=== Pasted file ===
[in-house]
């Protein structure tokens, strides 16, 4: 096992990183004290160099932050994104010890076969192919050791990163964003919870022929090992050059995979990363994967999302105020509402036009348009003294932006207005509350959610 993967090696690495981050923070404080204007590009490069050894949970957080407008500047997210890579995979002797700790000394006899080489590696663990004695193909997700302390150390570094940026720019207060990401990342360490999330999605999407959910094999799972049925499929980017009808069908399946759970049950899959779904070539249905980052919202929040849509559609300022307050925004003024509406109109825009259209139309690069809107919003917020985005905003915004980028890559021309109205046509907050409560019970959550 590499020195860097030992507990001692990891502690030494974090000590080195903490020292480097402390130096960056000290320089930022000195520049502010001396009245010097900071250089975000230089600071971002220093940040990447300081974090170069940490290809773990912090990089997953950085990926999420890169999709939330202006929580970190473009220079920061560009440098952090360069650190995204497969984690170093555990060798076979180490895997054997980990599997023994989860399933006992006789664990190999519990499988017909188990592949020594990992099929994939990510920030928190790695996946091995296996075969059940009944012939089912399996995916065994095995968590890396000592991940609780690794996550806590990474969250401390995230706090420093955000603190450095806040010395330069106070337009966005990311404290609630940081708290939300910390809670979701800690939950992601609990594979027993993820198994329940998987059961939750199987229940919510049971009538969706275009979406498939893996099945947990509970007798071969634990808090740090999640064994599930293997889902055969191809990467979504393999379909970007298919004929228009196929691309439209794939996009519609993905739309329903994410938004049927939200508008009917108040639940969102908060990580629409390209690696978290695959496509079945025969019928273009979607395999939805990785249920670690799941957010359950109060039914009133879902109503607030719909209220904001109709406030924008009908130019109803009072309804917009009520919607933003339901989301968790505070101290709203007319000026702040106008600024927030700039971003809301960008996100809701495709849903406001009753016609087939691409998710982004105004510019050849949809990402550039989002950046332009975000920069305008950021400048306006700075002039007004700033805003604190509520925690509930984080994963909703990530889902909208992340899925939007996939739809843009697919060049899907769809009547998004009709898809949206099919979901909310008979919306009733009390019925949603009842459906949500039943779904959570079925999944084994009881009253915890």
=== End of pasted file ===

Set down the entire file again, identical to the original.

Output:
[in-house]
């Protein structure tokens, strides 16, 4: 096992990183004290160099932050994104010890076969192919050791990163964003919870022929090992050059995979990363994967999302105020509402036009348009003294932006207005509350959610 993967090696690495981050923070404080204007590009490069050894949970957080407008500047997210890579995979002797700790000394006899080489590696663990004695193909997700302390150390570094940026720019207060990401990342360490999330999605999407959910094999799972049925499929980017009808069908399946759970049950899959779904070539249905980052919202929040849509559609300022307050925004003024509406109109825009259209139309690069809107919003917020985005905003915004980028890559021309109205046509907050409560019970959550 590499020195860097030992507990001692990891502690030494974090000590080195903490020292480097402390130096960056000290320089930022000195520049502010001396009245010097900071250089975000230089600071971002220093940040990447300081974090170069940490290809773990912090990089997953950085990926999420890169999709939330202006929580970190473009220079920061560009440098952090360069650190995204497969984690170093555990060798076979180490895997054997980990599997023994989860399933006992006789664990190999519990499988017909188990592949020594990992099929994939990510920030928190790695996946091995296996075969059940009944012939089912399996995916065994095995968590890396000592991940609780690794996550806590990474969250401390995230706090420093955000603190450095806040010395330069106070337009966005990311404290609630940081708290939300910390809670979701800690939950992601609990594979027993993820198994329940998987059961939750199987229940919510049971009538969706275009979406498939893996099945947990509970007798071969634990808090740090999640064994599930293997889902055969191809990467979504393999379909970007298919004929228009196929691309439209794939996009519609993905739309329903994410938004049927939200508008009917108040639940969102908060990580629409390209690696978290695959496509079945025969019928273009979607395999939805990785249920670690799941957010359950109060039914009133879902109503607030719909209220904001109709406030924008009908130019109803009072309804917009009520919607933003339901989301968790505070101290709203007319000026702040106008600024927030700039971003809301960008996100809701495709849903406001009753016609087939691409998710982004105004510019050849949809990402550039989002950046332009975000920069305008950021400048306006700075002039007004700033805003604190509520925690509930984080994963909703990530889902909208992340899925939007996939739809843009697919060049899907769809009547998004009709898809949206099919979901909310008979919306009733009390019925949603009842459906949500039943779904959570079925999944084994009881009253915890």